Man alive. Clapper must have really hated Obama’s policy towards North Korea to feel obliged to choke back a year’s worth of Russiagate attacks on Trump and pat him on the back for the Kim summit. This is a guy, remember, who just put out a book insisting that not only did Russia meddle in the campaign on Trump’s behalf but that, as far as he can surmise, it was actually the difference in the election. He’s as hardcore anti-Trump as it gets. Yet here he is, favorably comparing POTUS to his old boss. It’s only one issue, granted, but it’s *the* foreign-policy issue right now and for the foreseeable future — thanks to Obama’s unwillingness to try to resolve it himself.
And he’s right, by the way. He’s making the same point that I made myself the morning after the summit. Judged by the highly unrealistic standard of immediate denuclearization, the summit was a failure or, at best, a smaller than expected step towards that eventual goal. Judged by the more realistic standard of deescalation, a necessary development before denuclearization, it was a solid success. The only alternatives to nuking Pyongyang are (a) the status quo of biding time, hoping sanctions eventually cause the regime to collapse, and then further hoping that the ensuing chaos doesn’t lead to Seoul and Tokyo being incinerated, or (b) doing something extraordinary to try to jar something loose and liberalize North Korea. Trump tried the second option. Good call, says Clapper, because the first clearly wasn’t working, portending a nuclear alternative as the only remaining choice.
“It struck me how stuck on their narrative they were and how stuck we were on our narrative,” Clapper said [about his visit to North Korea in 2014], “and emblematic of that were the talking points that I was assigned to recite to the North Koreans, the first line of which was ‘You must denuclearize before we’ll talk to you.'”
“The only way this narrative was going to change was if the bigger partner, meaning the United States, changed it, and President Trump, I think to his credit, has done that,” he said.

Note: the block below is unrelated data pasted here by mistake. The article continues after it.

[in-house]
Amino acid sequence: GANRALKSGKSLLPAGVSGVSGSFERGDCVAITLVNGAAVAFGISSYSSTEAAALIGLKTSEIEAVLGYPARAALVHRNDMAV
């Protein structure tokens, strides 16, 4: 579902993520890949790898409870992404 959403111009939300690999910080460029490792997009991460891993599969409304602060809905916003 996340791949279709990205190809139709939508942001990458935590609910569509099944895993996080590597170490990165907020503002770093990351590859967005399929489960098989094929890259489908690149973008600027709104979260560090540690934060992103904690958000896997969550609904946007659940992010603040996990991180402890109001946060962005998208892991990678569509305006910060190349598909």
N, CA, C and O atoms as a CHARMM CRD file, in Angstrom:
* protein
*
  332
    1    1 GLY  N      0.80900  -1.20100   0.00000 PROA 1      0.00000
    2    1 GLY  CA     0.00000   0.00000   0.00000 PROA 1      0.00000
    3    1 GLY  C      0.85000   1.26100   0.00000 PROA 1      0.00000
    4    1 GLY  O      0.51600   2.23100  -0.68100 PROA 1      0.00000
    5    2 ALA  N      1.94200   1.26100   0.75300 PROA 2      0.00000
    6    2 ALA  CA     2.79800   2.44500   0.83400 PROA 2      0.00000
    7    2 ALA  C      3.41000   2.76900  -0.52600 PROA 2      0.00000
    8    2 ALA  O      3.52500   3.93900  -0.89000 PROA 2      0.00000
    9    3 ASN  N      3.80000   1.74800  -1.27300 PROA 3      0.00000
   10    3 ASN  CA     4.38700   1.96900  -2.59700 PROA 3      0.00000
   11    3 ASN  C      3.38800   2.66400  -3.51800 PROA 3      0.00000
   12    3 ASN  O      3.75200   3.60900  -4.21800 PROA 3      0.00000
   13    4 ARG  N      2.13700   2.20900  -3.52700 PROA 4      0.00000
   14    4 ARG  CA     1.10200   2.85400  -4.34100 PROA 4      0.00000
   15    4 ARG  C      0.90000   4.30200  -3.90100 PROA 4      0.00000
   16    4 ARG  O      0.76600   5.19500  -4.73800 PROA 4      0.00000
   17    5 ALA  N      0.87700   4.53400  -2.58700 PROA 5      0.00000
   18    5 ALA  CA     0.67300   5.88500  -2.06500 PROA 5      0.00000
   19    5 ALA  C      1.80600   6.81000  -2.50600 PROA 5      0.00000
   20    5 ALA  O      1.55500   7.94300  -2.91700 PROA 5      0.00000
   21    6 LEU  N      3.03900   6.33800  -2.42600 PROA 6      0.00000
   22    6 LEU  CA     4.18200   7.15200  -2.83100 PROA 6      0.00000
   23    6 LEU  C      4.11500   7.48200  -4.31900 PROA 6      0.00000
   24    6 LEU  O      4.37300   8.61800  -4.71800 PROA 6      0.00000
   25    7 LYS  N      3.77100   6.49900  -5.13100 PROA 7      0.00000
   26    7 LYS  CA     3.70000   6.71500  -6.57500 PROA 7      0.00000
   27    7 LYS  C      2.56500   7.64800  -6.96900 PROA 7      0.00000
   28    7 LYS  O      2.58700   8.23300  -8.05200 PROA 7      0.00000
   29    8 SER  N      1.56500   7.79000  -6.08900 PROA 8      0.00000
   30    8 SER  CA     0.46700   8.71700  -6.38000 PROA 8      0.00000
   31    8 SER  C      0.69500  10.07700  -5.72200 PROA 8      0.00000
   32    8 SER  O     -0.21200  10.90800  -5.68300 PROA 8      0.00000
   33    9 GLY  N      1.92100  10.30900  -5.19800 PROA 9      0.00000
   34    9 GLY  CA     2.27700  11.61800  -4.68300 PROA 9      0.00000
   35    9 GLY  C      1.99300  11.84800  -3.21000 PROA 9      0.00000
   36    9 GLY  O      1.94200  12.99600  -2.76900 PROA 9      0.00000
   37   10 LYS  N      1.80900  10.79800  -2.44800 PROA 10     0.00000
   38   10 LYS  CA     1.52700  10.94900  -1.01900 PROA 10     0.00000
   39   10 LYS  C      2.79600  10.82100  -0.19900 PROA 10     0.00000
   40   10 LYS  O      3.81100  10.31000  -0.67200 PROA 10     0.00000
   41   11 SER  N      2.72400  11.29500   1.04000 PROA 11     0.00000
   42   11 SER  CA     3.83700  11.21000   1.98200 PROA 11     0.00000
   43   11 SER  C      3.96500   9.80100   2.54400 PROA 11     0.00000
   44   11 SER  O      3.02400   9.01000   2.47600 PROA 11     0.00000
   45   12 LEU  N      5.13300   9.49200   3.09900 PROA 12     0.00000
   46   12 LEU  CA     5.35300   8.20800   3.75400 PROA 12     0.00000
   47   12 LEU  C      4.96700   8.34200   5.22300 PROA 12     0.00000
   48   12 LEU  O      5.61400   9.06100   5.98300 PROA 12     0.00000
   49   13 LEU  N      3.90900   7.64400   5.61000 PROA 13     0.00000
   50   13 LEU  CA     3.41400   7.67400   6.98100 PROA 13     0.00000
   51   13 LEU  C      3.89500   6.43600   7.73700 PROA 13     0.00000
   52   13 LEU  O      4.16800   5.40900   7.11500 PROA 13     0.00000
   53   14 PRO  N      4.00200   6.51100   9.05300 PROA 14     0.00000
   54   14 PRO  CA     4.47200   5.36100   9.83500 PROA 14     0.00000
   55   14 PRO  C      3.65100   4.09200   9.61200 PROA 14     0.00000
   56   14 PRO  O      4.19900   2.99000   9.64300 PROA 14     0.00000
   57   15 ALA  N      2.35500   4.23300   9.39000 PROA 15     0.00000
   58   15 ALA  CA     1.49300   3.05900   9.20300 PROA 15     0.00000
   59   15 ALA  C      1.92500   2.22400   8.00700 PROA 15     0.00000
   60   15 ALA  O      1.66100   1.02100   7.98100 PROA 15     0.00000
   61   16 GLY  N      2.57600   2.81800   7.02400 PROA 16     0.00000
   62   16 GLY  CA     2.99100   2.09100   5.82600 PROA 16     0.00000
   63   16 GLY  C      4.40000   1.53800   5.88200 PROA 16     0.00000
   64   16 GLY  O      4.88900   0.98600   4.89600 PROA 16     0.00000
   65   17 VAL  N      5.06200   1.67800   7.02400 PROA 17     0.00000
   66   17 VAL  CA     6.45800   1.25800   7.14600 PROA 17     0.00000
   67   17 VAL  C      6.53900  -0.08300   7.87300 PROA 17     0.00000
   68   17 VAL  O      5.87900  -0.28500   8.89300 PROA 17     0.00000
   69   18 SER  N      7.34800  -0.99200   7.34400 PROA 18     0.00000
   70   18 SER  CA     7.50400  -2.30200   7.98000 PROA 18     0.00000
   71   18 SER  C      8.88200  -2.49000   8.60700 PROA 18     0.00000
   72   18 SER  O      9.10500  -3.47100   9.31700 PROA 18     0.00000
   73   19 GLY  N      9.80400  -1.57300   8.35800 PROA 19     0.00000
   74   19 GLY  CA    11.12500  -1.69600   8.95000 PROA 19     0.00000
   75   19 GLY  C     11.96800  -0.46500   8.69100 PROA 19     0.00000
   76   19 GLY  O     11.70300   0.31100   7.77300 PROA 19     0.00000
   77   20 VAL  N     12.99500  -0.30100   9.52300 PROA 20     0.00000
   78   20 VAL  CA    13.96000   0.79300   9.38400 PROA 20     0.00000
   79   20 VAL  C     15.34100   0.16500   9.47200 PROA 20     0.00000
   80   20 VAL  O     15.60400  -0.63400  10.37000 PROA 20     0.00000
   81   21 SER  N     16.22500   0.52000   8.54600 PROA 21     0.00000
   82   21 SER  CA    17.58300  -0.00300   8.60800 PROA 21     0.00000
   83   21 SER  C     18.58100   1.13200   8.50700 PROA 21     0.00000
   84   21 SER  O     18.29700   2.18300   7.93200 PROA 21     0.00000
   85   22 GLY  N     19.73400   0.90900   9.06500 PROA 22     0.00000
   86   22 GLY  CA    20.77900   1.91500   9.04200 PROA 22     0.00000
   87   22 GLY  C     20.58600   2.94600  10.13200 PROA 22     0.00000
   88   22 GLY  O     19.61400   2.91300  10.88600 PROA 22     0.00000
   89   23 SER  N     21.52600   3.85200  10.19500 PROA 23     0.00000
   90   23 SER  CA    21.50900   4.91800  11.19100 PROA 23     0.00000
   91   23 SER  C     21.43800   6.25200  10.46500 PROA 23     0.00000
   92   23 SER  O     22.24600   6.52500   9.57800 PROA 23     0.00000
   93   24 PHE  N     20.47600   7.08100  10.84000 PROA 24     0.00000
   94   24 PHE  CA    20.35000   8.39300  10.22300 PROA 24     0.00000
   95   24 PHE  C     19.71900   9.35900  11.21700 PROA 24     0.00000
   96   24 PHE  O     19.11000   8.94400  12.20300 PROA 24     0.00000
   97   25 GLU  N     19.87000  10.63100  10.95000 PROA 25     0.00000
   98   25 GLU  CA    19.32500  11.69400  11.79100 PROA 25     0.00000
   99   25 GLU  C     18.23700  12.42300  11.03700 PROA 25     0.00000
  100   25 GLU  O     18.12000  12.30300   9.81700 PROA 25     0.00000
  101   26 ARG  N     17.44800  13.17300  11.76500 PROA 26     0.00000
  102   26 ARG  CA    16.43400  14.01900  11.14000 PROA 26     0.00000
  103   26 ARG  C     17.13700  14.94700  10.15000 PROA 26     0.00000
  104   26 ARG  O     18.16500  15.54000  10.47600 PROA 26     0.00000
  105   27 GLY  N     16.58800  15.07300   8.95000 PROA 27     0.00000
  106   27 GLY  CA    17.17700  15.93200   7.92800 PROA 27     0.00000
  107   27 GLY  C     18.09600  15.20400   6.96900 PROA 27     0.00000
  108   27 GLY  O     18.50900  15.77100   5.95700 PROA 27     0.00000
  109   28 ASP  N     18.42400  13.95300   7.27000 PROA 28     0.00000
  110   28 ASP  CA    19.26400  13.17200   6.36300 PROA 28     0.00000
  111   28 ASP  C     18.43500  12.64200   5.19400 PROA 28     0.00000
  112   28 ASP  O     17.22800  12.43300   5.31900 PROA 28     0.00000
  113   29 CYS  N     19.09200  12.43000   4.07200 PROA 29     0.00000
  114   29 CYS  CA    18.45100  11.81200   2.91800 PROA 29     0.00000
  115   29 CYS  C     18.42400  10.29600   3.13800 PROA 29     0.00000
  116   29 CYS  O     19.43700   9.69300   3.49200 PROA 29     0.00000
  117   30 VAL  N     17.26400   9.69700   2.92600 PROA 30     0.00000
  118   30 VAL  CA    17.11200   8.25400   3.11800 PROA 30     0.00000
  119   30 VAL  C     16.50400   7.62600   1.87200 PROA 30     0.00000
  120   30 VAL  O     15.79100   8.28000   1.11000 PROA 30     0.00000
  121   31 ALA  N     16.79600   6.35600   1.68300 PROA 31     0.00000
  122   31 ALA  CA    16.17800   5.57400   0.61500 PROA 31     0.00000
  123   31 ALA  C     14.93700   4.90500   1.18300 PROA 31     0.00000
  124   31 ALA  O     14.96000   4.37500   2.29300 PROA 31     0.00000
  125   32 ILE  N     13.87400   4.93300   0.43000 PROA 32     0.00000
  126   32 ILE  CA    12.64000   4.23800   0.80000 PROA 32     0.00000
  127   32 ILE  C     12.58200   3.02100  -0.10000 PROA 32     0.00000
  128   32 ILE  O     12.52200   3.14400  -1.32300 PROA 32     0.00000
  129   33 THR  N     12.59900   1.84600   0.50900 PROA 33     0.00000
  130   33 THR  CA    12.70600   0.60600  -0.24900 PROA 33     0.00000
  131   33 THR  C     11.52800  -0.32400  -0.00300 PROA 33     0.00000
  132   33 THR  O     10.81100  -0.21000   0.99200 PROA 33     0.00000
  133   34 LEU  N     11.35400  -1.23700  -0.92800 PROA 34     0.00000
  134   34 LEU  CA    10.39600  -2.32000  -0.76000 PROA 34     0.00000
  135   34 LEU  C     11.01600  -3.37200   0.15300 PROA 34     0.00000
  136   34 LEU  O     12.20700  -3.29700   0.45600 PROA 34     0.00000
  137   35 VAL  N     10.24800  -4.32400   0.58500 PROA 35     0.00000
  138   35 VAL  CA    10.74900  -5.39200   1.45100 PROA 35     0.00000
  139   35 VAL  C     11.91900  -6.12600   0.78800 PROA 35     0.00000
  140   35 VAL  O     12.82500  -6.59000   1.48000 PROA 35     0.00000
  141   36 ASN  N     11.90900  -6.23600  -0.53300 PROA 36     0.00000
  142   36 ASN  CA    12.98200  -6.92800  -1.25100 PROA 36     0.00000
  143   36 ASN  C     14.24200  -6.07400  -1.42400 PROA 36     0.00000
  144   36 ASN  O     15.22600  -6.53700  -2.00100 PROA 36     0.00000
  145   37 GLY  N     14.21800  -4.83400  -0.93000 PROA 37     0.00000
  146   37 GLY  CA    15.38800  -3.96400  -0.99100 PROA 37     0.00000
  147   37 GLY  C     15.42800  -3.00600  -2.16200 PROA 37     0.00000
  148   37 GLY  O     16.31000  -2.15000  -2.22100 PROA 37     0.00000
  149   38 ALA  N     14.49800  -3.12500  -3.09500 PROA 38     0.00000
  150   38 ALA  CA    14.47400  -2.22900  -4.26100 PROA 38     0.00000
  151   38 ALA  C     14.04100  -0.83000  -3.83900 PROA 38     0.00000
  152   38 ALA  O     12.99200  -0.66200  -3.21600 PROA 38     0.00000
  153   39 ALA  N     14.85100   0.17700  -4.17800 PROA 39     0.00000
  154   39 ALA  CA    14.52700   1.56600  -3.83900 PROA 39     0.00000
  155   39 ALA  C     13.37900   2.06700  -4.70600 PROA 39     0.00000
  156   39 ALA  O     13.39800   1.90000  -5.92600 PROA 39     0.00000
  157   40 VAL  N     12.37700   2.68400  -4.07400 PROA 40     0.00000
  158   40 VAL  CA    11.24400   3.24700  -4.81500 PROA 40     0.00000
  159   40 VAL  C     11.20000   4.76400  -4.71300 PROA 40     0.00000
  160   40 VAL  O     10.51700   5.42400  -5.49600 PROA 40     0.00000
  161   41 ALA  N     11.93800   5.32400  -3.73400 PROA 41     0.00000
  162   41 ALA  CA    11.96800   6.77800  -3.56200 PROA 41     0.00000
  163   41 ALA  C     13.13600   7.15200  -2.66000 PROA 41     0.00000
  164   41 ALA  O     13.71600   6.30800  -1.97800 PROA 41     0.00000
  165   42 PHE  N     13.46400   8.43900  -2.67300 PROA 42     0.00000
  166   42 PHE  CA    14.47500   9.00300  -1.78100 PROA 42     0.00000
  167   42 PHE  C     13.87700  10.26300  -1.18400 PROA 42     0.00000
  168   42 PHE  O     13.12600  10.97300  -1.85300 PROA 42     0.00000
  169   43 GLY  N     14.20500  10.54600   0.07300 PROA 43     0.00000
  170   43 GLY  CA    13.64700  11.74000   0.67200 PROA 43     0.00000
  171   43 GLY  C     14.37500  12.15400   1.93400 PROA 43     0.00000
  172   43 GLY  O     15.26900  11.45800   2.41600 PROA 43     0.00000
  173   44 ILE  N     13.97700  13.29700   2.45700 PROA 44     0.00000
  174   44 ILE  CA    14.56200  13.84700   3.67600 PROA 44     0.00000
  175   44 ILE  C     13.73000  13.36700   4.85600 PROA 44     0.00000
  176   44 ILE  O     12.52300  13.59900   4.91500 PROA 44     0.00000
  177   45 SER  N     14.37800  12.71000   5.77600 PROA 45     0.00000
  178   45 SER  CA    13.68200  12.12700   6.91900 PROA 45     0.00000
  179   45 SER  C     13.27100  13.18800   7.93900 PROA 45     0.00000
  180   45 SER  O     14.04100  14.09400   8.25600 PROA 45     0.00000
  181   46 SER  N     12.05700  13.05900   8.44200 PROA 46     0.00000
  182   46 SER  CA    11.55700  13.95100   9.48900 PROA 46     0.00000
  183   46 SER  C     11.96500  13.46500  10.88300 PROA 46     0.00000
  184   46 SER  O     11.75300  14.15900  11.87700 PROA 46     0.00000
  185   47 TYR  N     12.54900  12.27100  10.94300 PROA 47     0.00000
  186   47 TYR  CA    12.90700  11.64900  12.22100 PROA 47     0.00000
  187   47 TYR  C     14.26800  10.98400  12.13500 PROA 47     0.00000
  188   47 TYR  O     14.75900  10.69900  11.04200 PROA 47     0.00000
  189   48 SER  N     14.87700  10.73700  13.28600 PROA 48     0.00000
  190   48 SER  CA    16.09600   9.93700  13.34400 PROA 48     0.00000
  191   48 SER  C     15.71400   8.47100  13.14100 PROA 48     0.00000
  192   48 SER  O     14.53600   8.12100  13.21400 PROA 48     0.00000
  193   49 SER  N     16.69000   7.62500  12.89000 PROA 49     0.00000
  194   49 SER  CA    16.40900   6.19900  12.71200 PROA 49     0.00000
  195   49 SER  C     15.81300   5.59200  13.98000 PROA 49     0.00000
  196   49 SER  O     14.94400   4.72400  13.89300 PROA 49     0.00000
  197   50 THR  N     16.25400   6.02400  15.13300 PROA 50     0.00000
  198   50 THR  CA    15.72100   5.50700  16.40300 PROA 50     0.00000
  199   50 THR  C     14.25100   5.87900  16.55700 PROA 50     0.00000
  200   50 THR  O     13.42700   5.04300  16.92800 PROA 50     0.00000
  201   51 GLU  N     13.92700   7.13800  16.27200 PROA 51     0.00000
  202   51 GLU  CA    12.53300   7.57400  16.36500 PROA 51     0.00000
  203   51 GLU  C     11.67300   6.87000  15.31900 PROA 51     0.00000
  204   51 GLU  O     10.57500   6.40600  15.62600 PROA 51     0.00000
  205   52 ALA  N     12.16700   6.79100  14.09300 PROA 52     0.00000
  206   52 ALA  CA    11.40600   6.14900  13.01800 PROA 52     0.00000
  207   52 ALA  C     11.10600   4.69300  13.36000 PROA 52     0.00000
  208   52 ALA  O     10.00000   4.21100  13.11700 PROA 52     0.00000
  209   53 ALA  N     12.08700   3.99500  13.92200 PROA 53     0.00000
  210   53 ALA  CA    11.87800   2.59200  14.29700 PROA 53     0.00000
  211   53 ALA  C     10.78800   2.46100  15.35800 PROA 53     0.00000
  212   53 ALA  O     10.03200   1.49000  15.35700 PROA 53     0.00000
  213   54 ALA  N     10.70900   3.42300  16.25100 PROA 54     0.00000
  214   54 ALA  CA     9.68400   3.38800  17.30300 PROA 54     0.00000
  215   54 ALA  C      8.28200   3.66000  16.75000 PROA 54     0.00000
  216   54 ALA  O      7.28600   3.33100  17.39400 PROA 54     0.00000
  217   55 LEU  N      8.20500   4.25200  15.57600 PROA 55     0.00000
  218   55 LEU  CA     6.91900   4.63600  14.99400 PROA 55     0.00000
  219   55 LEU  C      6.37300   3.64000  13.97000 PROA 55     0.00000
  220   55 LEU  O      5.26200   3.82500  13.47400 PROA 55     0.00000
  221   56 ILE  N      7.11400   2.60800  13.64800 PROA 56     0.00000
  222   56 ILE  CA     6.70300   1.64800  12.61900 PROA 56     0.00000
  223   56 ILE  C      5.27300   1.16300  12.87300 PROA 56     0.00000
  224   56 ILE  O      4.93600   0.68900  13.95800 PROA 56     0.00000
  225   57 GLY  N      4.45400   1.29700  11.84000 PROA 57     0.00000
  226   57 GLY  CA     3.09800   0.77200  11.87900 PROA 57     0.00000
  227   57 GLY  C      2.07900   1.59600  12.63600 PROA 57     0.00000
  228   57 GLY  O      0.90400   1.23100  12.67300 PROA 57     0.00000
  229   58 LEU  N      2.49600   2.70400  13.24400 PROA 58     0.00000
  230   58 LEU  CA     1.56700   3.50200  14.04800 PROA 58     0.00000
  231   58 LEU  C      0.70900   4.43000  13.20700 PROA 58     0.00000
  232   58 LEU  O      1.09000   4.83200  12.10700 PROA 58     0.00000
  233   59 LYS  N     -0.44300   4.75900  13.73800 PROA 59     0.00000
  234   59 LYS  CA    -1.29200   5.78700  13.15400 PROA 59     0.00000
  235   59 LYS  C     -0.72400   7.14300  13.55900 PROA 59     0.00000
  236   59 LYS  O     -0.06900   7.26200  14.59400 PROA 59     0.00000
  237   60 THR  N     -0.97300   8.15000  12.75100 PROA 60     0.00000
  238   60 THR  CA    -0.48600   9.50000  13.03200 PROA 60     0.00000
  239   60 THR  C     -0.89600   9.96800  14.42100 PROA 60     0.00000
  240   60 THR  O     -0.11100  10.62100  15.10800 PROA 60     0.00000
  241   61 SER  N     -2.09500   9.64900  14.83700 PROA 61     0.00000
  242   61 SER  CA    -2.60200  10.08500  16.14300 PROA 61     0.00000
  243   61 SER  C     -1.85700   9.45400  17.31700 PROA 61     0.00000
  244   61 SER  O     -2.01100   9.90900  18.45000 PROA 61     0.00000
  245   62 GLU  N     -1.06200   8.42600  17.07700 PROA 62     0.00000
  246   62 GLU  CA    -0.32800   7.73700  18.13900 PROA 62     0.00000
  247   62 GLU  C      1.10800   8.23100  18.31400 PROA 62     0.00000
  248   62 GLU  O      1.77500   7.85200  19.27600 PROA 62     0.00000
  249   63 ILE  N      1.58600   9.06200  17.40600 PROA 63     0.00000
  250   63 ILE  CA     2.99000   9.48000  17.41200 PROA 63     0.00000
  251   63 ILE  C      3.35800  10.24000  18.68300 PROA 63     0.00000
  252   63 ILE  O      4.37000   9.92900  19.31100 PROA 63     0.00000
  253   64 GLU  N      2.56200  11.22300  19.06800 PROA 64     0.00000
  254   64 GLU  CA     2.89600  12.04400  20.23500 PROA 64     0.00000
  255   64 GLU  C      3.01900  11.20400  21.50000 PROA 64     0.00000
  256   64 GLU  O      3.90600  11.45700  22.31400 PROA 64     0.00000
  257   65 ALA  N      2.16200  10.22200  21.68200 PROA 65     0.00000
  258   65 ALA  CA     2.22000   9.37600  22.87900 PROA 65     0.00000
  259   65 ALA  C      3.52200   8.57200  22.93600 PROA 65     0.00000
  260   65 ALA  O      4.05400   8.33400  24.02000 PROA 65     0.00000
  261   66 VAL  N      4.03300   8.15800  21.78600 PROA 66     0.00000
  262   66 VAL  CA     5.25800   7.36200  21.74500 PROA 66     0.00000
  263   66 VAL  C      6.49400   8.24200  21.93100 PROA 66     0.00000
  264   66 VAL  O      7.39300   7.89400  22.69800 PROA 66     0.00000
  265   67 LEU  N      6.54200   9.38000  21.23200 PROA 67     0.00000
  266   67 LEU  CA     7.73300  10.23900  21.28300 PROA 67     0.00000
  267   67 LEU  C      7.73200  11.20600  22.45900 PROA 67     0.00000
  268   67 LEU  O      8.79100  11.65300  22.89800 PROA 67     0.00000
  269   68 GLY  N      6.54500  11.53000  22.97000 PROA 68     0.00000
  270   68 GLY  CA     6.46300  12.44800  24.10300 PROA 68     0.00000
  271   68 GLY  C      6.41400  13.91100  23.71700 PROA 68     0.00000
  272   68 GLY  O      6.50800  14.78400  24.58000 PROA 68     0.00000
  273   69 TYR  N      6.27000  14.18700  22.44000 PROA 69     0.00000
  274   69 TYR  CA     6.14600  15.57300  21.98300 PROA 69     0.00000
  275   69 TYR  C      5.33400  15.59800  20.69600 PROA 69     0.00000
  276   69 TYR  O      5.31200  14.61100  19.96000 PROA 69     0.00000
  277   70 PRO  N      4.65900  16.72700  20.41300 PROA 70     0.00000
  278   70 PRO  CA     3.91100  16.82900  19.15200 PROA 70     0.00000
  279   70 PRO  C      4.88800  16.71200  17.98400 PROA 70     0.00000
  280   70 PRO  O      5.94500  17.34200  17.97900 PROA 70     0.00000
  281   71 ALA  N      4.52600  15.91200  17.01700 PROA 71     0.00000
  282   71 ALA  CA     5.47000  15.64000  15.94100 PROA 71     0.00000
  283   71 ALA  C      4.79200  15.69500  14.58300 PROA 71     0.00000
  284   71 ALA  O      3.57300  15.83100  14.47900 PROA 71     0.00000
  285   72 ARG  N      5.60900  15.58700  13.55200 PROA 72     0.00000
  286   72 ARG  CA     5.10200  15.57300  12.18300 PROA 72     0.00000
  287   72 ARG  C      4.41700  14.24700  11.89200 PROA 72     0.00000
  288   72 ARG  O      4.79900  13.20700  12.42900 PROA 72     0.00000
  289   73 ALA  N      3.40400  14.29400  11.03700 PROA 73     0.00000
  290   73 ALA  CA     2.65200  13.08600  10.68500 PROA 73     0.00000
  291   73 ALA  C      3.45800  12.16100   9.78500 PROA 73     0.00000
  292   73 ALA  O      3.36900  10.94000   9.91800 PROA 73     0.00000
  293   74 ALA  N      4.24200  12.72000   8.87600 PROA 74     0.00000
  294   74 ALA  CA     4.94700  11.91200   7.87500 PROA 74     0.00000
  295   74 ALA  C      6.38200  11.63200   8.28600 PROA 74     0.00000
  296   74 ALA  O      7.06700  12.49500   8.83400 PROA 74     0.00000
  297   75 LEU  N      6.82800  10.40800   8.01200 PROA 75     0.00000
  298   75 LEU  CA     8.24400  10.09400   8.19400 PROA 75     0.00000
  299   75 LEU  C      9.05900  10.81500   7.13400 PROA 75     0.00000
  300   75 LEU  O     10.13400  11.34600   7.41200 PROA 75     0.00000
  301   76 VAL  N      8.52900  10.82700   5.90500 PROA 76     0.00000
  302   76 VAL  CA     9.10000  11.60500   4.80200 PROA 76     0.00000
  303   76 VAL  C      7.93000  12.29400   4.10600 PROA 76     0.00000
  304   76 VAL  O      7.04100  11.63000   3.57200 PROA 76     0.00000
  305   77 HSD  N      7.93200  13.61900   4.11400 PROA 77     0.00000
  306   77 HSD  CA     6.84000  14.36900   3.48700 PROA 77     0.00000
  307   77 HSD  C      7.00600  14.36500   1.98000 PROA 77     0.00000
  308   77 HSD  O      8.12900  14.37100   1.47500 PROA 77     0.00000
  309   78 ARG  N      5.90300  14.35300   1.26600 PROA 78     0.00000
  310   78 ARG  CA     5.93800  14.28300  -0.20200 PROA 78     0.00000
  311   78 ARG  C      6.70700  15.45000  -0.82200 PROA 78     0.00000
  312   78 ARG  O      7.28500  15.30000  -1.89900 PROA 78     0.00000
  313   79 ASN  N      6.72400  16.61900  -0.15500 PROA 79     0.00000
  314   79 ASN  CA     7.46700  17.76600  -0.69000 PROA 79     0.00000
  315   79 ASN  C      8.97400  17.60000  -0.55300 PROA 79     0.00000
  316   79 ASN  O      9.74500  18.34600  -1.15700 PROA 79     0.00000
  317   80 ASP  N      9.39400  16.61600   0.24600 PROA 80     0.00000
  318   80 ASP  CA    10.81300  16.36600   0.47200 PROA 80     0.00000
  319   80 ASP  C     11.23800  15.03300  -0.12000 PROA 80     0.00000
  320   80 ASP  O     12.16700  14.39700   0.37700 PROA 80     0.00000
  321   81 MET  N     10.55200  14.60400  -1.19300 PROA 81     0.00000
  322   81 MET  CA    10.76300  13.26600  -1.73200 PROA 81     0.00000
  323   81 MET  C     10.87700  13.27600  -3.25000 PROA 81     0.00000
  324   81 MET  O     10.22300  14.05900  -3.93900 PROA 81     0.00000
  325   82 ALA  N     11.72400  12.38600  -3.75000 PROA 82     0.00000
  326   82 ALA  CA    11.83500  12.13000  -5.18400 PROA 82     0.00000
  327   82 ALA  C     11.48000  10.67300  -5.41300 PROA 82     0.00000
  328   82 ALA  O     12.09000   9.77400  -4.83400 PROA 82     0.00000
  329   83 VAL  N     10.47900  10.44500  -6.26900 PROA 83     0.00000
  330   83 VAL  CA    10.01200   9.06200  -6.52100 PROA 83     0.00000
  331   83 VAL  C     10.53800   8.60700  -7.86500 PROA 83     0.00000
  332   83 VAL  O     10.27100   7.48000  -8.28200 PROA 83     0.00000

However, Clapper also cast doubt on Trump’s motives in negotiations.
“Kim Jong Un is not term limited, and he’s in it for the long game,” Clapper said, “and I think President Trump is more in it for the immediate self-gratification.”
That’s certainly the CW — Trump wants the photo op, and now that he’s gotten it he might lose interest. Eh, I don’t know. You might say the same about Kim: If he was in this mainly for the propaganda value of being treated as an equal by the president of the United States, he’s the one who might lose interest. Whereas Trump, having already set this up as a potential crowning achievement of his presidency, needs to stay on top of it lest the negotiations fall apart and humiliate him. Noah Millman wondered this morning what might happen if Kim were suddenly to break off talks. Would Trump start shooting? More likely, he’d desperately try to salvage negotiations by “gin[ning] up a crisis, threatening fire and fury, only to announce some new large concession — whether symbolic or substantive — and proclaim himself a peacemaker once again. That, after all, is precisely what he has already done.” The more he deals personally with Kim and his deputies, the more politically invested he is in peaceful resolution via dealmaking, the harder it’ll be to give that order to commence bombing.
Exit question: Is POTUS going to tout Clapper’s endorsement of his big foreign-policy play? He doesn’t want to lend any credence to a guy who’s been questioning his legitimacy as president, but the thought of Obama’s own DNI celebrating his North Korea policy as an improvement over O’s must be immensely satisfying to him. Hard to resist sharing the news.